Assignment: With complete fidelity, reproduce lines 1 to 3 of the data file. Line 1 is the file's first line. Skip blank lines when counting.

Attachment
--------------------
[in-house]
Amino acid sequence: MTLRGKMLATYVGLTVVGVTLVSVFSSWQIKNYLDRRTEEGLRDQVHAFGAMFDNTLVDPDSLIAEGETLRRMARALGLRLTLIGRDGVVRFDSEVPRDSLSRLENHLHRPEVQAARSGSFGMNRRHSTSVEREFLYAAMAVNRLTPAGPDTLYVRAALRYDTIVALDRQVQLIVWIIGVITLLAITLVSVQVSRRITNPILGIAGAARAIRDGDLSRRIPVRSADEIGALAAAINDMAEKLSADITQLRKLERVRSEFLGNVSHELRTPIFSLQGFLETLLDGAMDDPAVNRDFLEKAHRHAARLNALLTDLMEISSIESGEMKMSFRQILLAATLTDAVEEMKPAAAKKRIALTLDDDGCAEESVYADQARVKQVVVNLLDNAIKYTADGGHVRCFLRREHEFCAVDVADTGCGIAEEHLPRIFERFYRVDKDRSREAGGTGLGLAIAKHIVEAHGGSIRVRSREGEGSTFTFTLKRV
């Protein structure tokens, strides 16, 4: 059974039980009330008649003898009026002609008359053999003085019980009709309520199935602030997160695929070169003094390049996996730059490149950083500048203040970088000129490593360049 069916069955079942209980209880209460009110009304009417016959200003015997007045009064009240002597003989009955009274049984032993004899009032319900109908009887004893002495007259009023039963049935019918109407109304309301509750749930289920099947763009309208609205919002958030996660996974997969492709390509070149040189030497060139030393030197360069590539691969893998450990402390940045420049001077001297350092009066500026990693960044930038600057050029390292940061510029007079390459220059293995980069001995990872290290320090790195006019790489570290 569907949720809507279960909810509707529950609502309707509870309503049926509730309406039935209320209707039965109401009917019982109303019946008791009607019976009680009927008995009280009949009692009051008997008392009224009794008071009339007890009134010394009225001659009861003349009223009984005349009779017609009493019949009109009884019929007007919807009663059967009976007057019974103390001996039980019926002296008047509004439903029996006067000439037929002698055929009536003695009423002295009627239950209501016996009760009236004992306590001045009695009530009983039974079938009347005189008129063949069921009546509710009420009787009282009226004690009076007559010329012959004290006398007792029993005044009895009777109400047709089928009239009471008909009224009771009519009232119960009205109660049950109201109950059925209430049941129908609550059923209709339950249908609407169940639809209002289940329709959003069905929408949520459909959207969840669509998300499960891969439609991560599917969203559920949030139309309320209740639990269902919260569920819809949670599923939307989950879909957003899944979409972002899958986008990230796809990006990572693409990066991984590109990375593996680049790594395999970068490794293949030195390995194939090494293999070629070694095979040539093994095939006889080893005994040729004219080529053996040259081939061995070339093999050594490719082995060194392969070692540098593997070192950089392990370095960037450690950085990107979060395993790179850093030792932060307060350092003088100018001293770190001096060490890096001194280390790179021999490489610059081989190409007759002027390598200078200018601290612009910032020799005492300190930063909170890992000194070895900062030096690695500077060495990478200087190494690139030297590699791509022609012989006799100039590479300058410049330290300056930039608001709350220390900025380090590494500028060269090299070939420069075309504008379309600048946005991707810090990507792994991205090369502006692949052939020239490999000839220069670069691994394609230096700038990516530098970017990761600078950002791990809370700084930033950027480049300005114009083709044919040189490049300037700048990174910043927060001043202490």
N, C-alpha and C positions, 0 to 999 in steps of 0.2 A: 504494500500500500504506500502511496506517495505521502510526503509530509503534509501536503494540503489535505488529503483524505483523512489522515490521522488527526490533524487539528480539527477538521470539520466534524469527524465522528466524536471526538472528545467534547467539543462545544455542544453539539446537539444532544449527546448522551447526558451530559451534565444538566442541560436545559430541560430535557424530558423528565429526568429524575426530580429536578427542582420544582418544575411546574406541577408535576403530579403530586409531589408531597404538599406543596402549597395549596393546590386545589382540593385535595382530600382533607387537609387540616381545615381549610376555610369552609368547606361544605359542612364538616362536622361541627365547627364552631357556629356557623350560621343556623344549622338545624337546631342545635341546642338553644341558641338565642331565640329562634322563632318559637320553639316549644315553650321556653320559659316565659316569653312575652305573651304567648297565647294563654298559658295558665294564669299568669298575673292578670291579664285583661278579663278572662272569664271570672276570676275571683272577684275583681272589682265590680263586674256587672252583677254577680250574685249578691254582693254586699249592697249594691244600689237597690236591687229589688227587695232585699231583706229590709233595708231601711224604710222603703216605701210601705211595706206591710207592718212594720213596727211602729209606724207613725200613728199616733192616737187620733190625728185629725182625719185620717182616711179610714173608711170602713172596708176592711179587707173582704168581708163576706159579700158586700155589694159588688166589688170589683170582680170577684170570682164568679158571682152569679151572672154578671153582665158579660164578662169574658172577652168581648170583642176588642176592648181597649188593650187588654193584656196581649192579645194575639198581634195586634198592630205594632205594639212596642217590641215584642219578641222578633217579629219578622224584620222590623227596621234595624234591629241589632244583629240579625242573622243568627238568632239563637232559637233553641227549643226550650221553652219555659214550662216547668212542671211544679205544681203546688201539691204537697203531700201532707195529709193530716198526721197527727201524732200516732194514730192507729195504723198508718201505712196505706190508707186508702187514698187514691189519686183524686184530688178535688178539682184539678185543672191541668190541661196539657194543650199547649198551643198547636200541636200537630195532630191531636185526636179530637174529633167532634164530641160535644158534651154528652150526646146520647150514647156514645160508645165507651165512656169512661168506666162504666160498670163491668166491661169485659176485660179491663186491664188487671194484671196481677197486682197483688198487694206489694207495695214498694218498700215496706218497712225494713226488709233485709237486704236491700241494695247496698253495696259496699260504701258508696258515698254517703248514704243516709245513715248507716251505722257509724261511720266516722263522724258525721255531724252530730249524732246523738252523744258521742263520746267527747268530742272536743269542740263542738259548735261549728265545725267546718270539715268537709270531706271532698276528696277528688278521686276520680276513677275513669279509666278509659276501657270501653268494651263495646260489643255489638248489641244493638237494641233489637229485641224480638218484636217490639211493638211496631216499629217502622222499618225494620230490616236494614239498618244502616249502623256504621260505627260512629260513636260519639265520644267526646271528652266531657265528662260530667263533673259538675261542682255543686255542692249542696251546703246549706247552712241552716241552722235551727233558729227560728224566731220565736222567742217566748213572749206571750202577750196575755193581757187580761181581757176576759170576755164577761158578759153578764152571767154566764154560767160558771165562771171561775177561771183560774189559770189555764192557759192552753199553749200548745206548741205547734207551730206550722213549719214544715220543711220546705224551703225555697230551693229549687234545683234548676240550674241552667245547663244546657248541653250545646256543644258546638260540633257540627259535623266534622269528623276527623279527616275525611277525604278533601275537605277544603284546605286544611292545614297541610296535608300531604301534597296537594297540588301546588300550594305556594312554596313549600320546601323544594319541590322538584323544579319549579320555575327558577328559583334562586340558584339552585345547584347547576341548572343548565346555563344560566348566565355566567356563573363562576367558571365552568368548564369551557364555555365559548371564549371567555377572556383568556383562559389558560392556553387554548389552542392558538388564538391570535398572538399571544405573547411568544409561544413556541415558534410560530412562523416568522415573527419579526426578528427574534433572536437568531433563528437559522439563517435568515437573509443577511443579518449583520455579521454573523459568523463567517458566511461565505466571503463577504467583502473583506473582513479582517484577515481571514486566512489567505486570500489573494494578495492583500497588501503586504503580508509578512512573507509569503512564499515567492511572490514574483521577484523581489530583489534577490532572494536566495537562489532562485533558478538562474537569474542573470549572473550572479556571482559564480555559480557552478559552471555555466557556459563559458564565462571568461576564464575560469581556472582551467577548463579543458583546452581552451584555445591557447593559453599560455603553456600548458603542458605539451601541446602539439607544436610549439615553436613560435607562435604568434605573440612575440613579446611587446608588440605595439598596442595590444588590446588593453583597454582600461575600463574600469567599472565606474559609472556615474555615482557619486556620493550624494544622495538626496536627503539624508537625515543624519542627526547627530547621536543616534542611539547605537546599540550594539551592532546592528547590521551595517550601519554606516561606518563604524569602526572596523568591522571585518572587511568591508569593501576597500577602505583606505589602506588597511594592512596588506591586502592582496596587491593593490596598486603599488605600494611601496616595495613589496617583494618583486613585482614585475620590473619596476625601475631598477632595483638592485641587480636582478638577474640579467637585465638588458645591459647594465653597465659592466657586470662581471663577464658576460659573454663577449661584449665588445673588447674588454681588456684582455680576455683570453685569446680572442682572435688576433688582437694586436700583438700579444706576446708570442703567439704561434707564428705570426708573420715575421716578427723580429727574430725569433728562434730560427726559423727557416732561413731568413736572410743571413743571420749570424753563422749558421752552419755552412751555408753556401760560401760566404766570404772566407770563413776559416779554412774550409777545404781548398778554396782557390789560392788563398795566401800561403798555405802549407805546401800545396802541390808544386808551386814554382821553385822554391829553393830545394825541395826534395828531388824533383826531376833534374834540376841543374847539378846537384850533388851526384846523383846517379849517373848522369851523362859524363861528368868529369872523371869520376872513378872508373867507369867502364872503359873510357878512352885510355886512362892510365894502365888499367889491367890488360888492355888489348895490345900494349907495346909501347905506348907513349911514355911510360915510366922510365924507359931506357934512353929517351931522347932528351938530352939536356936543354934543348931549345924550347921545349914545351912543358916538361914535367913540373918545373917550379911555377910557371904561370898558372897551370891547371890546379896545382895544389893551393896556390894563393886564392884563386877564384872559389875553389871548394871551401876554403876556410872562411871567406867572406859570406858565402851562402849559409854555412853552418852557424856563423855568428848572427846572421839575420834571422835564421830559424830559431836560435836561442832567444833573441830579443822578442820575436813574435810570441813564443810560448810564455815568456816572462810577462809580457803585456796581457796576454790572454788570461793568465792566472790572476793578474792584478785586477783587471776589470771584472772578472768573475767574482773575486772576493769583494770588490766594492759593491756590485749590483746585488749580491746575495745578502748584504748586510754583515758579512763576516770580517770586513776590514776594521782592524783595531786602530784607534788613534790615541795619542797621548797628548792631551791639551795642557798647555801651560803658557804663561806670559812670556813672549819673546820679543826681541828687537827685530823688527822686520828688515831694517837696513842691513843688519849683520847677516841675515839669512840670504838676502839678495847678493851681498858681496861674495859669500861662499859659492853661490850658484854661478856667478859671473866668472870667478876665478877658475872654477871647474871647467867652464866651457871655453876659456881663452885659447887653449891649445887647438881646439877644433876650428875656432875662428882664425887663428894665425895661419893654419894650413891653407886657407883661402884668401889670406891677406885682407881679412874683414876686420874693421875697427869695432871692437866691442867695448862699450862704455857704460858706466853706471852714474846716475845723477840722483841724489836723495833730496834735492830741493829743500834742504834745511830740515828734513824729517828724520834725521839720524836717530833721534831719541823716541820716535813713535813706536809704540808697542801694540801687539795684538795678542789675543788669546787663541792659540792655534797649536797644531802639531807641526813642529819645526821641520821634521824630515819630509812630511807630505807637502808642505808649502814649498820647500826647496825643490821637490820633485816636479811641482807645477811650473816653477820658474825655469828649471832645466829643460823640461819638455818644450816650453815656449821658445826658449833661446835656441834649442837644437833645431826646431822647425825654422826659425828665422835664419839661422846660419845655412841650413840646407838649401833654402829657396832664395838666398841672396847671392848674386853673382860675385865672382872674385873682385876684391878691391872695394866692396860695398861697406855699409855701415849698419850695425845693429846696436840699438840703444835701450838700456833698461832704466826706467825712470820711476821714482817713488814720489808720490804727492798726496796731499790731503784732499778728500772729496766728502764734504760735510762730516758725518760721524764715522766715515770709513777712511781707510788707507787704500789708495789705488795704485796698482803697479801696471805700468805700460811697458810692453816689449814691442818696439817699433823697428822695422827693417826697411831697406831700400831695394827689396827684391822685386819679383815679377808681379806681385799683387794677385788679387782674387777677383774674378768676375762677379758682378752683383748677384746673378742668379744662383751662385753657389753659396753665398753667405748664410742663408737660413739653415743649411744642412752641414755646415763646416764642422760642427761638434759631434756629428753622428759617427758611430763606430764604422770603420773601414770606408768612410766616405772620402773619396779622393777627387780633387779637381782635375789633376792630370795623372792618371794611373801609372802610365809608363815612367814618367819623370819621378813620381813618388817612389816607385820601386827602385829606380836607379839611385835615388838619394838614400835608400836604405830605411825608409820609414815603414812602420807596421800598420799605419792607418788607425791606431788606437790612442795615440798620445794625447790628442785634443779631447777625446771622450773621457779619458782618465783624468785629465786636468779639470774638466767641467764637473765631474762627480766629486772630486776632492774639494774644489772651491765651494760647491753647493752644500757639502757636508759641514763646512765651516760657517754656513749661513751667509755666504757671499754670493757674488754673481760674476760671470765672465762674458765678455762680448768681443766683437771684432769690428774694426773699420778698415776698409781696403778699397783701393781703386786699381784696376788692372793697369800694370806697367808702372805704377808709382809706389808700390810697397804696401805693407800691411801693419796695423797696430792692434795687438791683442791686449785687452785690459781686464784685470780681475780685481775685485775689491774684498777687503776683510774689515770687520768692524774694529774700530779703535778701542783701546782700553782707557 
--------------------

[in-house]
Amino acid sequence: MTLRGKMLATYVGLTVVGVTLVSVFSSWQIKNYLDRRTEEGLRDQVHAFGAMFDNTLVDPDSLIAEGETLRRMARALGLRLTLIGRDGVVRFDSEVPRDSLSRLENHLHRPEVQAARSGSFGMNRRHSTSVEREFLYAAMAVNRLTPAGPDTLYVRAALRYDTIVALDRQVQLIVWIIGVITLLAITLVSVQVSRRITNPILGIAGAARAIRDGDLSRRIPVRSADEIGALAAAINDMAEKLSADITQLRKLERVRSEFLGNVSHELRTPIFSLQGFLETLLDGAMDDPAVNRDFLEKAHRHAARLNALLTDLMEISSIESGEMKMSFRQILLAATLTDAVEEMKPAAAKKRIALTLDDDGCAEESVYADQARVKQVVVNLLDNAIKYTADGGHVRCFLRREHEFCAVDVADTGCGIAEEHLPRIFERFYRVDKDRSREAGGTGLGLAIAKHIVEAHGGSIRVRSREGEGSTFTFTLKRV
């Protein structure tokens, strides 16, 4: 059974039980009330008649003898009026002609008359053999003085019980009709309520199935602030997160695929070169003094390049996996730059490149950083500048203040970088000129490593360049 069916069955079942209980209880209460009110009304009417016959200003015997007045009064009240002597003989009955009274049984032993004899009032319900109908009887004893002495007259009023039963049935019918109407109304309301509750749930289920099947763009309208609205919002958030996660996974997969492709390509070149040189030497060139030393030197360069590539691969893998450990402390940045420049001077001297350092009066500026990693960044930038600057050029390292940061510029007079390459220059293995980069001995990872290290320090790195006019790489570290 569907949720809507279960909810509707529950609502309707509870309503049926509730309406039935209320209707039965109401009917019982109303019946008791009607019976009680009927008995009280009949009692009051008997008392009224009794008071009339007890009134010394009225001659009861003349009223009984005349009779017609009493019949009109009884019929007007919807009663059967009976007057019974103390001996039980019926002296008047509004439903029996006067000439037929002698055929009536003695009423002295009627239950209501016996009760009236004992306590001045009695009530009983039974079938009347005189008129063949069921009546509710009420009787009282009226004690009076007559010329012959004290006398007792029993005044009895009777109400047709089928009239009471008909009224009771009519009232119960009205109660049950109201109950059925209430049941129908609550059923209709339950249908609407169940639809209002289940329709959003069905929408949520459909959207969840669509998300499960891969439609991560599917969203559920949030139309309320209740639990269902919260569920819809949670599923939307989950879909957003899944979409972002899958986008990230796809990006990572693409990066991984590109990375593996680049790594395999970068490794293949030195390995194939090494293999070629070694095979040539093994095939006889080893005994040729004219080529053996040259081939061995070339093999050594490719082995060194392969070692540098593997070192950089392990370095960037450690950085990107979060395993790179850093030792932060307060350092003088100018001293770190001096060490890096001194280390790179021999490489610059081989190409007759002027390598200078200018601290612009910032020799005492300190930063909170890992000194070895900062030096690695500077060495990478200087190494690139030297590699791509022609012989006799100039590479300058410049330290300056930039608001709350220390900025380090590494500028060269090299070939420069075309504008379309600048946005991707810090990507792994991205090369502006692949052939020239490999000839220069670069691994394609230096700038990516530098970017990761600078950002791990809370700084930033950027480049300005114009083709044919040189490049300037700048990174910043927060001043202490």